To this day, I'm not sure if that was supposed to be some sort of weird sports entertainment initiation, a mean rib, or if creative genuinely thought it was a good idea.
Due to Goldberg's limitations, the best way to use him is to put him in squash matches where he can beat someone as soon as possible.
WWE didn't have dozens of jobbers like WCW had.
Without a long list of jobbers to run through, he was quickly exposed as not being very good in the ring.
Still, he had a ton of charisma and the crowds liked him. Instead of being a consistent main eventer, he was tossed all around the card when he was on TV.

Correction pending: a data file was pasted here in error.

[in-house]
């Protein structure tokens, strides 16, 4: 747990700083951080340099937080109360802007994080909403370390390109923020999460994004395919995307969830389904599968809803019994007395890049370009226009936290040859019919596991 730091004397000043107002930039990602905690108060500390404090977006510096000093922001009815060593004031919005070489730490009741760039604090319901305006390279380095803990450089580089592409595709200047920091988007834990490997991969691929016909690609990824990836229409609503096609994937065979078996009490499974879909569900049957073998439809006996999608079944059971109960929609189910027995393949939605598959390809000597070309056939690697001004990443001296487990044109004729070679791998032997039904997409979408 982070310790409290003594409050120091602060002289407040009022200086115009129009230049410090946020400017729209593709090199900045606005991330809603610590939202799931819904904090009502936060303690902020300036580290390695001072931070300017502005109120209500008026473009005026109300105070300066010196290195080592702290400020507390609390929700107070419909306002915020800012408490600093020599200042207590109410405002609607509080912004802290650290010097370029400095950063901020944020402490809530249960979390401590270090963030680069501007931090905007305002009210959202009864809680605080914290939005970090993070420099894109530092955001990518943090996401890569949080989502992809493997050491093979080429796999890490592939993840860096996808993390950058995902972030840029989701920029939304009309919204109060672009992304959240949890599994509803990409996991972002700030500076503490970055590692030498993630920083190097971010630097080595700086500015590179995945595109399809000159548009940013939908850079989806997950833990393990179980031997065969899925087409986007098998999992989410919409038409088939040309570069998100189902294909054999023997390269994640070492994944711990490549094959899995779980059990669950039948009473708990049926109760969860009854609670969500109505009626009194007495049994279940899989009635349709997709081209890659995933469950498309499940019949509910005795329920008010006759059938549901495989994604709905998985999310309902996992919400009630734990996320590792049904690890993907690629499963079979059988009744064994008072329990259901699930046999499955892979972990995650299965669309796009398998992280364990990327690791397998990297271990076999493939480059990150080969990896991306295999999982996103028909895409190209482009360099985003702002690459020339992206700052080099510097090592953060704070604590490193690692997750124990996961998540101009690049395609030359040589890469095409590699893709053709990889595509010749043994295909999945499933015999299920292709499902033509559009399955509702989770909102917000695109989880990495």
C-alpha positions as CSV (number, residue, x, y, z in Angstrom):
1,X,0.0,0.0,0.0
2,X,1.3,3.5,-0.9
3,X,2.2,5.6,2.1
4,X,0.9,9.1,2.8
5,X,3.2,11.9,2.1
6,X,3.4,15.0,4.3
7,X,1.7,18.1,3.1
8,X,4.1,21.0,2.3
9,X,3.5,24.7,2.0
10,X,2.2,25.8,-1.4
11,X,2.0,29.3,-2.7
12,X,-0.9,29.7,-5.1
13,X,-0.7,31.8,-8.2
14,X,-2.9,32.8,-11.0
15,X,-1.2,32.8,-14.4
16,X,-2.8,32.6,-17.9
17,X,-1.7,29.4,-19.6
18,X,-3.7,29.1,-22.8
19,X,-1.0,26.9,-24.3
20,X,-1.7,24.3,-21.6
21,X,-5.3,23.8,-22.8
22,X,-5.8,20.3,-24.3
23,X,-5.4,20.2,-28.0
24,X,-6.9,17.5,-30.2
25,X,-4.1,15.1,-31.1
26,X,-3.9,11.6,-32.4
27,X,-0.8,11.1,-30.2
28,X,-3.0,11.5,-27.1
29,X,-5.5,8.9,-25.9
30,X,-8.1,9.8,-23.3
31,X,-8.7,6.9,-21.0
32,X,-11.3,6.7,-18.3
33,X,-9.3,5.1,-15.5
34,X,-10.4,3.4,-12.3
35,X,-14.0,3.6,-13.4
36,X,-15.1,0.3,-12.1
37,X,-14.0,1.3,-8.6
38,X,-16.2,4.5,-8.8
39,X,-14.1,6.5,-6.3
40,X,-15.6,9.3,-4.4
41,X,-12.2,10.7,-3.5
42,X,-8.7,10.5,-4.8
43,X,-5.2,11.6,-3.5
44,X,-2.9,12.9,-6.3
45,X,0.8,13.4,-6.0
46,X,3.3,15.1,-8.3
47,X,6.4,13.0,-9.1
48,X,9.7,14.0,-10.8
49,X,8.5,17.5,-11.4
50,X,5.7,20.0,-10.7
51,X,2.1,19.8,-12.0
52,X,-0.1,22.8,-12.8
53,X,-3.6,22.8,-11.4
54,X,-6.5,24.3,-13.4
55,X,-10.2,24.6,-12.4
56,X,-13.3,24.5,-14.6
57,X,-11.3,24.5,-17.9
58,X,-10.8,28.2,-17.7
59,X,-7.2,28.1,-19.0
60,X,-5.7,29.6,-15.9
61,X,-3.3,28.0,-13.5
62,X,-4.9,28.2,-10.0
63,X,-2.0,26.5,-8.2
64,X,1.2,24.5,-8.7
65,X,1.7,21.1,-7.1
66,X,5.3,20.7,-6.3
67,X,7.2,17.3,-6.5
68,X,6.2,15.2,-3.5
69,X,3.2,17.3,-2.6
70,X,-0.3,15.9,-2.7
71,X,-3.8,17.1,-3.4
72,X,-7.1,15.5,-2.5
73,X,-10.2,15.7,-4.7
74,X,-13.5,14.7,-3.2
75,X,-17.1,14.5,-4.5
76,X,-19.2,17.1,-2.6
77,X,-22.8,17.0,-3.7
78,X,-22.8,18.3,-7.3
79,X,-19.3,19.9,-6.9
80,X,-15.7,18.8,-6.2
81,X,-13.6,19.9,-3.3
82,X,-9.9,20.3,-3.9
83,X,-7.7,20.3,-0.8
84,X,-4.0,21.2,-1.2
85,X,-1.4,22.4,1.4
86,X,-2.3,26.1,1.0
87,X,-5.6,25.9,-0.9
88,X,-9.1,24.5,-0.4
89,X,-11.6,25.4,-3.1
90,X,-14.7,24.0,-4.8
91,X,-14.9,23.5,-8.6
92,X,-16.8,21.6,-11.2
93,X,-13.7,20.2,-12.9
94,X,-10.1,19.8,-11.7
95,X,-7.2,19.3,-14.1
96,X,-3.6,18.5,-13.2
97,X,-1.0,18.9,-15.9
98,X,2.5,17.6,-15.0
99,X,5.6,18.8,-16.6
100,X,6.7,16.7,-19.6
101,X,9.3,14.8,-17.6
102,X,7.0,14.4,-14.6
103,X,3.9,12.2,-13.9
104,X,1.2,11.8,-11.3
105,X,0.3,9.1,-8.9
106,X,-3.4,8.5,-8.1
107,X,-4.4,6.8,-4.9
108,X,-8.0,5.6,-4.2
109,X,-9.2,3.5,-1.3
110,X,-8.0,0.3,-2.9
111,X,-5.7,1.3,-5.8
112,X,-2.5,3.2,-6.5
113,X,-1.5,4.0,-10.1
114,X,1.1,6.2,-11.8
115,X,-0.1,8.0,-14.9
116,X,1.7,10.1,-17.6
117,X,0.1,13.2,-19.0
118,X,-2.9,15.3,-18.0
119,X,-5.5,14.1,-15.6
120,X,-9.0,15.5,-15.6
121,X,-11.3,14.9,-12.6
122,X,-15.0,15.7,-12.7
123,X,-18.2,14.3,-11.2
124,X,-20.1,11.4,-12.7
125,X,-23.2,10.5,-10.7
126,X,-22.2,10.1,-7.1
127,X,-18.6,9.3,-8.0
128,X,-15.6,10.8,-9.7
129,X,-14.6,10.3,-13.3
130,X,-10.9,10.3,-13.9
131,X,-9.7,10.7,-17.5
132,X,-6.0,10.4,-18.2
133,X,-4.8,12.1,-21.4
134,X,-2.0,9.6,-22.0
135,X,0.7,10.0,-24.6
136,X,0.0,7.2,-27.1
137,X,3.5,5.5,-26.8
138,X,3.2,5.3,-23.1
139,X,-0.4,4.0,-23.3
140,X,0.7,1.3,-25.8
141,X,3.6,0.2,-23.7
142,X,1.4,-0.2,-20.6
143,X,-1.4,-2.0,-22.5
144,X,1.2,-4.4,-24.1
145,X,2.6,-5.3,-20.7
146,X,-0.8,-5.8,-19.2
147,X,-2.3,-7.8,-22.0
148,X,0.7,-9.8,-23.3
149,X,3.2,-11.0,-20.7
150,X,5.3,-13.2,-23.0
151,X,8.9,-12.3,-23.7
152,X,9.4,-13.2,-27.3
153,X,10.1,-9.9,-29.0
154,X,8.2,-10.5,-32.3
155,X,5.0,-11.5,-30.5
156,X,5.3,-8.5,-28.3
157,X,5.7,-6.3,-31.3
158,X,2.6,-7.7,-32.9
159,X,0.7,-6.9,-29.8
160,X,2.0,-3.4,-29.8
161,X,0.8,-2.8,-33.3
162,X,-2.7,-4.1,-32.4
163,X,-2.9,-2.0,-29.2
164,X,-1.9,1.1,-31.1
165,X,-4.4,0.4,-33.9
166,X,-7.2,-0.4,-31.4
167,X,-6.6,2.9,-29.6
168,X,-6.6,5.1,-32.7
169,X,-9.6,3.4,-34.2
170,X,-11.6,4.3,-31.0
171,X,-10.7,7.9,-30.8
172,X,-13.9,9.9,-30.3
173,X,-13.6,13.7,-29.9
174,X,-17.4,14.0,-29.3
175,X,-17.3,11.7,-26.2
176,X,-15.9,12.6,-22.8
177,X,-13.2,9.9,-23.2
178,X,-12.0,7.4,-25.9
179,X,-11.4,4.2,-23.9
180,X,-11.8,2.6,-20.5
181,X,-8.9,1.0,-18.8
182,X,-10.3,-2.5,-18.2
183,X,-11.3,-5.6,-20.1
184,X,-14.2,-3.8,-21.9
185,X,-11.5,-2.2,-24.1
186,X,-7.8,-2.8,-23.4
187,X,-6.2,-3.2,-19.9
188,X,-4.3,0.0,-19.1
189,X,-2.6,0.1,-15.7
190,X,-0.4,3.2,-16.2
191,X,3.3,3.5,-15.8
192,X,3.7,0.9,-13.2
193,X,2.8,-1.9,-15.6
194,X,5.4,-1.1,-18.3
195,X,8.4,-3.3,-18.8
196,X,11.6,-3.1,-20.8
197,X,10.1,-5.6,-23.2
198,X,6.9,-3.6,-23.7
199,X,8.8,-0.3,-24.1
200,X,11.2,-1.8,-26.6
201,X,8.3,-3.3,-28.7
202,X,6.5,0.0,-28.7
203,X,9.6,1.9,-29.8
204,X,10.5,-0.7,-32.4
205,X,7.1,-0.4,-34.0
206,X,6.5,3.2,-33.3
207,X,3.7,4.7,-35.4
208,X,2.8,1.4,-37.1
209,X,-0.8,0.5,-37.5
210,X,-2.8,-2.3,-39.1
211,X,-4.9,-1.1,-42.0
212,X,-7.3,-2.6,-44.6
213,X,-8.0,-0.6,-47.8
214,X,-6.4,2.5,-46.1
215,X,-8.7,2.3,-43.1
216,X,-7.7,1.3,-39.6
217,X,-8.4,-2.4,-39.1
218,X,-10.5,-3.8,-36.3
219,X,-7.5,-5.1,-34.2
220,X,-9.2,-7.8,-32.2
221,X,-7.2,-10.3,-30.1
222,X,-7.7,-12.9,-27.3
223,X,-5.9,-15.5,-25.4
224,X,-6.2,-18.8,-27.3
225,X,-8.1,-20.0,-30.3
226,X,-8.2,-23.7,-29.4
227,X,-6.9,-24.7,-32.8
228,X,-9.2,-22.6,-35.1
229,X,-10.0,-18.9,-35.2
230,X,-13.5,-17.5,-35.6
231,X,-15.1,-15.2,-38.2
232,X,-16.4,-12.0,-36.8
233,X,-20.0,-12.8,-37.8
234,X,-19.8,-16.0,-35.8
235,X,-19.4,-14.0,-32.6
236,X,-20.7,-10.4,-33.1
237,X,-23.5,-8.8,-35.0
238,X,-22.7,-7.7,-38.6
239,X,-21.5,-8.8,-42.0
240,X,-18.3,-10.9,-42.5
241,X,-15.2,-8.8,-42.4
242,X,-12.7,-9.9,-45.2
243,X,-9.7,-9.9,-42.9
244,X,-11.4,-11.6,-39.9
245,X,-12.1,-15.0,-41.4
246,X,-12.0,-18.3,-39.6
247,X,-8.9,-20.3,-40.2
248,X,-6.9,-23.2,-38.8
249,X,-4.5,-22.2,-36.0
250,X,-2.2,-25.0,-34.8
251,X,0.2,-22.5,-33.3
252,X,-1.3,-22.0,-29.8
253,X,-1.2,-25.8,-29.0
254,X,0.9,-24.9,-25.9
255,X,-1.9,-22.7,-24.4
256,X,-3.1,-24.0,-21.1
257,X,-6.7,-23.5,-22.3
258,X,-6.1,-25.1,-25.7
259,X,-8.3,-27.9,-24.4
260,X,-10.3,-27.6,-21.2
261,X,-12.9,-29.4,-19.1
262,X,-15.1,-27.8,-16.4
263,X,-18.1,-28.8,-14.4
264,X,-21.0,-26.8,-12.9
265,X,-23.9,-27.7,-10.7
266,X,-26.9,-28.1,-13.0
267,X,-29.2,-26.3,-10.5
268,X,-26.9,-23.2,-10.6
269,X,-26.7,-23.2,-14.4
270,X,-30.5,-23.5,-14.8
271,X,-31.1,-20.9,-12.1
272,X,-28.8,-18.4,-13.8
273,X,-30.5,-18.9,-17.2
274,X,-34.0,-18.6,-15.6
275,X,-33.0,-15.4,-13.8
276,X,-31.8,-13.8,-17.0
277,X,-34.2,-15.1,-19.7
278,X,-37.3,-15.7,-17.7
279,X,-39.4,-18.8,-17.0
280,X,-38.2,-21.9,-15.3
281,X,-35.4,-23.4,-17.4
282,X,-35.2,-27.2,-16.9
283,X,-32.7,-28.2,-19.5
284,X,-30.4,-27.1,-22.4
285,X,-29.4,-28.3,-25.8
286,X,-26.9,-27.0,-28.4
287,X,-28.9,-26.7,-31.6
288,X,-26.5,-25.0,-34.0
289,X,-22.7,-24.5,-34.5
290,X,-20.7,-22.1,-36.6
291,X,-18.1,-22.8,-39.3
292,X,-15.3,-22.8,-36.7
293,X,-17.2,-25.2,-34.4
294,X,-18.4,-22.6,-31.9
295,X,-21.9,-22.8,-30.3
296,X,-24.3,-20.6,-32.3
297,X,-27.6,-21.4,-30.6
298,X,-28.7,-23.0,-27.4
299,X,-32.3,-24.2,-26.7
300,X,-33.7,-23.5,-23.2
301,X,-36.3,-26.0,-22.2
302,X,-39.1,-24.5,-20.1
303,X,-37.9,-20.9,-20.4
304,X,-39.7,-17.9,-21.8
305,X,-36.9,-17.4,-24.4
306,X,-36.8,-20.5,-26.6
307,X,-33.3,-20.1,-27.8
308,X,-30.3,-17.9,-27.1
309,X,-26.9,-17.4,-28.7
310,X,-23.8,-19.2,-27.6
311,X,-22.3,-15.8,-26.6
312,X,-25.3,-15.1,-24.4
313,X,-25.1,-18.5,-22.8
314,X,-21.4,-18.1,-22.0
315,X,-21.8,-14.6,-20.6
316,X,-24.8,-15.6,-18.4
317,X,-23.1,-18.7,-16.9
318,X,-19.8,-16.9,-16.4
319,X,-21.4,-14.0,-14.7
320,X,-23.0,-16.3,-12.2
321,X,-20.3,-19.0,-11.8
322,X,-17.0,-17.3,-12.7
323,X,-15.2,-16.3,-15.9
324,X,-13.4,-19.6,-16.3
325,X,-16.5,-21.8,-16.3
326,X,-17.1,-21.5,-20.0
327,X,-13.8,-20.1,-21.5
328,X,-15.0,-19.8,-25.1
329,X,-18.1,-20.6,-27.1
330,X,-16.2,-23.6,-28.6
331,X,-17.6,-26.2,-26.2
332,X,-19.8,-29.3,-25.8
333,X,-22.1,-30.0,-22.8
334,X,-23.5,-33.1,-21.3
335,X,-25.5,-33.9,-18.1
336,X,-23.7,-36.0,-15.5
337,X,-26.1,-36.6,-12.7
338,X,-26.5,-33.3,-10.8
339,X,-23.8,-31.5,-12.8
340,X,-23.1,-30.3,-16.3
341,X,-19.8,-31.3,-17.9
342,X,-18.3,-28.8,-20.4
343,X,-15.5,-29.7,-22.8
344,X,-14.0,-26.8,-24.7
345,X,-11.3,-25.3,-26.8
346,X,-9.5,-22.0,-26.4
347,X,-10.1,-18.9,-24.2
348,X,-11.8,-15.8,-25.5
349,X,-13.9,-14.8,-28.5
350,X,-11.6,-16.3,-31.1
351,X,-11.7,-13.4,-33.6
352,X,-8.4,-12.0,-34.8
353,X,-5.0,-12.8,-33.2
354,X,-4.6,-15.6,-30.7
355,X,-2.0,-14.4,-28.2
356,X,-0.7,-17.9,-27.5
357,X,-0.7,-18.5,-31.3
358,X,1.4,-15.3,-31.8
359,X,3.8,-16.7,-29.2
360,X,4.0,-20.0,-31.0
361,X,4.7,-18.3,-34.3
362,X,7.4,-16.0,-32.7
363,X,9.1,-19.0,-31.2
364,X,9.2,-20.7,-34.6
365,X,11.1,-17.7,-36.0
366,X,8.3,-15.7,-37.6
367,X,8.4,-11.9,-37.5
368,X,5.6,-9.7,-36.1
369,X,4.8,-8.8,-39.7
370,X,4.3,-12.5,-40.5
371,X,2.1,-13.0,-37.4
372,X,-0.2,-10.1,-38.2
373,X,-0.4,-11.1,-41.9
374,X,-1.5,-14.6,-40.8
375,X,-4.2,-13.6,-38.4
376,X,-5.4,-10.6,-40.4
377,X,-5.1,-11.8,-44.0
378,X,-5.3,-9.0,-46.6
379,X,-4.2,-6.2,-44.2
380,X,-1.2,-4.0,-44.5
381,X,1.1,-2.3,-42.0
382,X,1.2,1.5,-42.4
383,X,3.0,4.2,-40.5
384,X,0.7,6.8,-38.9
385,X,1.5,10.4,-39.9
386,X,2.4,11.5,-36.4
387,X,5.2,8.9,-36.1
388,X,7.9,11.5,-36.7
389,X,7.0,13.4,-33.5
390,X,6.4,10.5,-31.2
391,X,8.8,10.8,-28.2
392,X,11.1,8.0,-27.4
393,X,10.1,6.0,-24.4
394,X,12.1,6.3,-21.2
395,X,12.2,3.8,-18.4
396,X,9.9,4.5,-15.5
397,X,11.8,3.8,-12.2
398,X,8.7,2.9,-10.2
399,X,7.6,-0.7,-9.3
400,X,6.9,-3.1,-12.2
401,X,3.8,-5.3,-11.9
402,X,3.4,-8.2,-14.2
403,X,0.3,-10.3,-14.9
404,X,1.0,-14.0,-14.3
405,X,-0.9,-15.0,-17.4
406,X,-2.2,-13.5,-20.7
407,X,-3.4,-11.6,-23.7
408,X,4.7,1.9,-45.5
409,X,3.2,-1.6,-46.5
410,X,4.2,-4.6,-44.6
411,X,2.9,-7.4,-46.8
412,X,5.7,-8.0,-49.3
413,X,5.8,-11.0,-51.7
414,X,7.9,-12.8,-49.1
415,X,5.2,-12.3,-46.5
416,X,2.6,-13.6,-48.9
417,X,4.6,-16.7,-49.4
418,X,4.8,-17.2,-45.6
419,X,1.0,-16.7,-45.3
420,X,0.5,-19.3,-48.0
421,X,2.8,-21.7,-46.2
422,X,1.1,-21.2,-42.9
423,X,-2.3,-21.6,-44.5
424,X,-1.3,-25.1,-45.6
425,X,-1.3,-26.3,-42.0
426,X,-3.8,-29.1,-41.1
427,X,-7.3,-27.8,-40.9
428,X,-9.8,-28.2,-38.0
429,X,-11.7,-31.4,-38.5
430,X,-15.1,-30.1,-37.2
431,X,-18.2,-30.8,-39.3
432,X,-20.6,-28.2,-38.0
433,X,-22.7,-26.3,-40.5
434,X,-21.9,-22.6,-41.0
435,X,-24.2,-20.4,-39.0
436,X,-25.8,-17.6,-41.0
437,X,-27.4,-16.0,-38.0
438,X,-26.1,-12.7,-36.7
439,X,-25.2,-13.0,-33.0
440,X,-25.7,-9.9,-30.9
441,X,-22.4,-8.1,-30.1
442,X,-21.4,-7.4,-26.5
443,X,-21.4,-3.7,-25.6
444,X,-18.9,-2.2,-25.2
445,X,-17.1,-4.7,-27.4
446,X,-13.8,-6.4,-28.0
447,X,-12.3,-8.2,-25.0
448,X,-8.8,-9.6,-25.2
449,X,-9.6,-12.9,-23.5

It's not too surprising that he hated his time there and lasted less than a year.
He's been cast as a rapper, a comedy act and a guy that sees an invisible child.
It's a shame, as Ron Killings can cut a great promo when motivated. Check out his early work in TNA or his most recent heel turn for proof.
R-Truth started out his WWE career as K-Kwik. He mainly teamed with Road Dogg, but was later used as a jobber.
Once he joined TNA, he became a compelling character. But like TNA often does, they screwed up his push by turning him face too early.
WWE should have learned from TNA's mistake. They didn't.
R-Truth has had a pretty good WWE run. Most wrestlers wouldn't mind having his career.
It's probably too late for him to have an effective heel turn again, though. He's in his 40s now, and the Little Jimmy stuff has just become too ridiculous. The crowd just isn't into him like they used to be.
He could have built up a strong, lengthy career based off his promo ability. Instead, he was mainly reduced to yelling "what's up?" over and over and over again.